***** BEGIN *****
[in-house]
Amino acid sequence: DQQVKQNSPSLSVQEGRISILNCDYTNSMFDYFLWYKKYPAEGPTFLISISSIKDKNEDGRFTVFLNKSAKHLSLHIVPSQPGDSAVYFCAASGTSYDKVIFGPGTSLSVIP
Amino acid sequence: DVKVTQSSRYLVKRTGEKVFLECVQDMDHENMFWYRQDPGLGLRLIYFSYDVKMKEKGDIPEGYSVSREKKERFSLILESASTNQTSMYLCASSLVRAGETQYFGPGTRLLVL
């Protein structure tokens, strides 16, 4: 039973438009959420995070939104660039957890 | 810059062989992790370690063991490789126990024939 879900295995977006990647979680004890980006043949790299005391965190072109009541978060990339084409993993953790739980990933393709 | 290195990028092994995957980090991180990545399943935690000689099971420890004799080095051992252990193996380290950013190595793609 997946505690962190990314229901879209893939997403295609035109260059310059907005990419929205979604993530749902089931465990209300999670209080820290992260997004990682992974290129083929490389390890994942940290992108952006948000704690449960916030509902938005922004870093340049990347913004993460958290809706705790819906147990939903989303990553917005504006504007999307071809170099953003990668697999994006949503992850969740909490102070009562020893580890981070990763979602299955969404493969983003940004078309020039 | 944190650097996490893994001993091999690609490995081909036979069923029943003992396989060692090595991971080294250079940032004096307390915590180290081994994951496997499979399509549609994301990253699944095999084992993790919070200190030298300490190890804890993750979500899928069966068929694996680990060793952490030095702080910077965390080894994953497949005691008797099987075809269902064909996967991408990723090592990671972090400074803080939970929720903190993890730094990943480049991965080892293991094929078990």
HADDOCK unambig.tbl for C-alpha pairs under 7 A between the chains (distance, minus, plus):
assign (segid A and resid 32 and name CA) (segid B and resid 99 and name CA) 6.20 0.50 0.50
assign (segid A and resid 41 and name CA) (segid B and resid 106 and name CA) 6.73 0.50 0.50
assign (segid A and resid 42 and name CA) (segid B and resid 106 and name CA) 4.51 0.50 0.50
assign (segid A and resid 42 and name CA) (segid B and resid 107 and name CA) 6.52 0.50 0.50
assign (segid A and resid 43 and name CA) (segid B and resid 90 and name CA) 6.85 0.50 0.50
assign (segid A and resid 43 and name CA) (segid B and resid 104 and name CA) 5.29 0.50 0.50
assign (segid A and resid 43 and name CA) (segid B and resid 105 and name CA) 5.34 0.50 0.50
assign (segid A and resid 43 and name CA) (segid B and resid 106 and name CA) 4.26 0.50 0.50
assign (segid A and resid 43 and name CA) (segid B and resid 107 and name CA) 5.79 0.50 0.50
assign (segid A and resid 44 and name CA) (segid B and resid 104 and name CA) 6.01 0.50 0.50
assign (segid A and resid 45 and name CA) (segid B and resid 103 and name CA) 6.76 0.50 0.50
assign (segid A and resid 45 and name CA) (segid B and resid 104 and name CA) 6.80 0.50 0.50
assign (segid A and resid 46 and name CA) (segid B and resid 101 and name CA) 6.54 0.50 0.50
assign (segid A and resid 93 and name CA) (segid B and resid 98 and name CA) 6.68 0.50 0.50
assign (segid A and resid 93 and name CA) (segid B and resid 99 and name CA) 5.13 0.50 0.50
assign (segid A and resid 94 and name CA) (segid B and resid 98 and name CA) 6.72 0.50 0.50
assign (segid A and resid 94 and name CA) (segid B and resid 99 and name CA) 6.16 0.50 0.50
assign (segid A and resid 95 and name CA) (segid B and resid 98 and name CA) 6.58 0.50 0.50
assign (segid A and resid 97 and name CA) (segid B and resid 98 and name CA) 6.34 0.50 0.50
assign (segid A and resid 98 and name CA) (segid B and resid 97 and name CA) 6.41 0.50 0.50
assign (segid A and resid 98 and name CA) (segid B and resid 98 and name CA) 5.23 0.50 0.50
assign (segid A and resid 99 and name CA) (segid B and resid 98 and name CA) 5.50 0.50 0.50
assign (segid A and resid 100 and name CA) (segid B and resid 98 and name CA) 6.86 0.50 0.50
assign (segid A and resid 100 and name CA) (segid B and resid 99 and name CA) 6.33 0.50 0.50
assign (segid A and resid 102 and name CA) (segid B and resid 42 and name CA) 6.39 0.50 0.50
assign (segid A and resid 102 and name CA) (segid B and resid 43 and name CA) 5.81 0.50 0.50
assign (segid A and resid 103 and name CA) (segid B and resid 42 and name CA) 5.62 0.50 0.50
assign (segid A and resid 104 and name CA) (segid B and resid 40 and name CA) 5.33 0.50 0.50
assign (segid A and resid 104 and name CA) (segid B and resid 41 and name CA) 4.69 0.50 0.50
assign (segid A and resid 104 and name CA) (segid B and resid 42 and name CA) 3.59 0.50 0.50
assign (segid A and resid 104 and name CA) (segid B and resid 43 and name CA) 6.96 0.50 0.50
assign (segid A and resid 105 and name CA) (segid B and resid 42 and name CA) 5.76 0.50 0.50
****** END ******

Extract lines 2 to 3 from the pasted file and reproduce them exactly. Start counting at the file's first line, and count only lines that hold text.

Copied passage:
Amino acid sequence: DQQVKQNSPSLSVQEGRISILNCDYTNSMFDYFLWYKKYPAEGPTFLISISSIKDKNEDGRFTVFLNKSAKHLSLHIVPSQPGDSAVYFCAASGTSYDKVIFGPGTSLSVIP
Amino acid sequence: DVKVTQSSRYLVKRTGEKVFLECVQDMDHENMFWYRQDPGLGLRLIYFSYDVKMKEKGDIPEGYSVSREKKERFSLILESASTNQTSMYLCASSLVRAGETQYFGPGTRLLVL